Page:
Secret email about the Post Office Scandal. Shh!

Jenkins wants inquiry ‘immunity’, Clarke advice published and first reviews of False Accounts the play

Pathway to Horizon disaster

Hello everyone

It’s been a big week at the inquiry. For the first time we’ve seen decision-makers close to the Horizon rollout getting properly cross-examined. We’re starting to see some answers come through.

It wasn’t anything that dramatic, although Rebecca Thomson (on our podcast) described it as a Greek tragedy.

The inevitability of what ended up happening is what’s so awful. Why didn’t anyone think about the power that Horizon gave the Post Office and what it would mean for Subpostmasters? The short answer is, they didn’t.

They cared about what Fujitsu thought, they cared about what the government thought, they cared about their own careers, but when it came to whether Subpostmasters should be able to accept this system into their businesses … at the end of the day, that wasn’t really their problem.

To find out more, listen to episode 16 of Investigating the Post Office Scandal, or have a quick read of my tweet thread from today which pulls the week together. Or read the transcripts/watch the videos on the inquiry website.

Jenkins and the Clarke advice

Gareth Jenkins, the former Fujitsu engineer, wants certain assurances before giving evidence to the inquiry. Read more here.

Writing about Jenkins made me realise no one had actually published the Clarke Advice. There is a titanic psychodrama raging over that document and what it engendered. I have not suffered like the many people who have come into contact with it, but for months after the Post Office told me they no longer considered the advice privileged (or at least I think that’s what they told me), I didn’t post it. I don’t know why. I just felt a general sense I might get into trouble if I did.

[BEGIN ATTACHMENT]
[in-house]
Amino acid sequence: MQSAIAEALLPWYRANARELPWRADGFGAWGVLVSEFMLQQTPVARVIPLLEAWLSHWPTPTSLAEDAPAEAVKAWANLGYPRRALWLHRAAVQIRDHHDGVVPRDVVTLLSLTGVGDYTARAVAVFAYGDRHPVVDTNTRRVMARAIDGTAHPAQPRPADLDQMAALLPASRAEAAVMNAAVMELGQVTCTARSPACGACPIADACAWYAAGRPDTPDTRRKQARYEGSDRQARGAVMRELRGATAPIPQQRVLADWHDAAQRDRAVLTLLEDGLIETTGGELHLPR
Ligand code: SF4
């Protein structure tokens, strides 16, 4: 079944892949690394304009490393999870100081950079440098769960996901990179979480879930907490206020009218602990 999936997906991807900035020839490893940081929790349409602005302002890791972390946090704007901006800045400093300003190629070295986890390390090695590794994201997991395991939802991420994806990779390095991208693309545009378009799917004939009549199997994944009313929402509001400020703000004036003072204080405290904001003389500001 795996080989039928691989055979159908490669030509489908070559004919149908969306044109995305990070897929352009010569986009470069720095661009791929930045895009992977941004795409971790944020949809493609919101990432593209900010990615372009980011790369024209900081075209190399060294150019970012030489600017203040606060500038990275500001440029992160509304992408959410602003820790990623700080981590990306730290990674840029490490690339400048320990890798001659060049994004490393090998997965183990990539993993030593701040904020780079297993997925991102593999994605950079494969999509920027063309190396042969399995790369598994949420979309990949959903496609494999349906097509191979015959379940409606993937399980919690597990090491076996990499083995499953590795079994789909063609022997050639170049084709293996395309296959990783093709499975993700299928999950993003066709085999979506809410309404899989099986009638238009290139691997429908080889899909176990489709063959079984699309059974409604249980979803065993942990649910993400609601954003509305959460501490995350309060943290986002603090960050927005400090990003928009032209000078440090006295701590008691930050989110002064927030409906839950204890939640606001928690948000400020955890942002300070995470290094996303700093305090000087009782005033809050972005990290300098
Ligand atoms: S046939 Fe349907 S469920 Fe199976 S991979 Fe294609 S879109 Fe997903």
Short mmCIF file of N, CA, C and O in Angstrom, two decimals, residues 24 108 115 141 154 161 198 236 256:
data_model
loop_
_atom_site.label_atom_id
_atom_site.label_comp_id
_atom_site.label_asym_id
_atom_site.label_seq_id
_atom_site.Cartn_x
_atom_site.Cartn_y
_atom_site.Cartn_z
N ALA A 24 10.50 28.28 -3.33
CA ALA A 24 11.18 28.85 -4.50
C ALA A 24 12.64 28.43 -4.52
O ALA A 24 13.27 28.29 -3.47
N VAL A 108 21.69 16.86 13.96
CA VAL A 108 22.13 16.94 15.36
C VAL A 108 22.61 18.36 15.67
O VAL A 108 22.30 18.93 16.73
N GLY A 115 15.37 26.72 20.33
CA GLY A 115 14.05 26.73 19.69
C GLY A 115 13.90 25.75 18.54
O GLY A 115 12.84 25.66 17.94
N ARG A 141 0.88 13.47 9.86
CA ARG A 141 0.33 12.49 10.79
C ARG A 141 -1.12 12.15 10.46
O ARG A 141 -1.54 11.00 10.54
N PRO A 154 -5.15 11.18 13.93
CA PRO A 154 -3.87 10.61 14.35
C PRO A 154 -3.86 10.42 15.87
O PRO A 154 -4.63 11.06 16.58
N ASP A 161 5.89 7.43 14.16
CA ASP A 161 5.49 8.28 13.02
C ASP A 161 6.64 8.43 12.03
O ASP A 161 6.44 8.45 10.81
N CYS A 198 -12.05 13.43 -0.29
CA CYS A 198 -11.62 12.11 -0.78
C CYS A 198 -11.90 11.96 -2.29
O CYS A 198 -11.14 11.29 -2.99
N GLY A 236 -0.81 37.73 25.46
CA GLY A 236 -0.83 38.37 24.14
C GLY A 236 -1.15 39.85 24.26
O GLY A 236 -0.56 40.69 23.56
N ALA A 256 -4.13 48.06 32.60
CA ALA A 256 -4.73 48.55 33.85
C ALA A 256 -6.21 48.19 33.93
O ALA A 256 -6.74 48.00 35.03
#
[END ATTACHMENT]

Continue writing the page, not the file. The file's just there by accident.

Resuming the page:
I don’t believe any document should have a witchy spell on it. This is not Discworld. Watching events play out in the Court of Appeal on 18 November 2020 made me realise that the law (or at least, a powerful court) could act against the public interest.

It suddenly felt, for the first time in my 20 years as a journalist, that if ever I chose to act in the public interest, the state might not defend me. I could find myself on the wrong side of the law. Or a badly informed court. It gave me the shivers. Anyway, I’ve published it now. Come and get me.

Let’s play

The notices are in! Do have a read about the new satirical play – False Accounts – which puts the Post Office Scandal on stage. I have posted the reviews here.

Also – James Hartley, hero lawyer from the Bates v Post Office litigation has recorded a podcast with Legal Business which you can listen to here.


Rebecca and I are still trying to get to grips with the best way to make our coverage of this inquiry work. We were the only journalists in the room at the inquiry today, which is disappointing, but understandable. There’s a lot going on everywhere else. We are very grateful for your support.

I’d also like to volunteer a special thanks to those legally-qualified people (often strangers) who have kindly given their time and expertise to me for no other reason than they are keen to give people a better understanding of what the law is all about. I am exceedingly grateful for your advice and help.

Right. Bed.

Have a great weekend.


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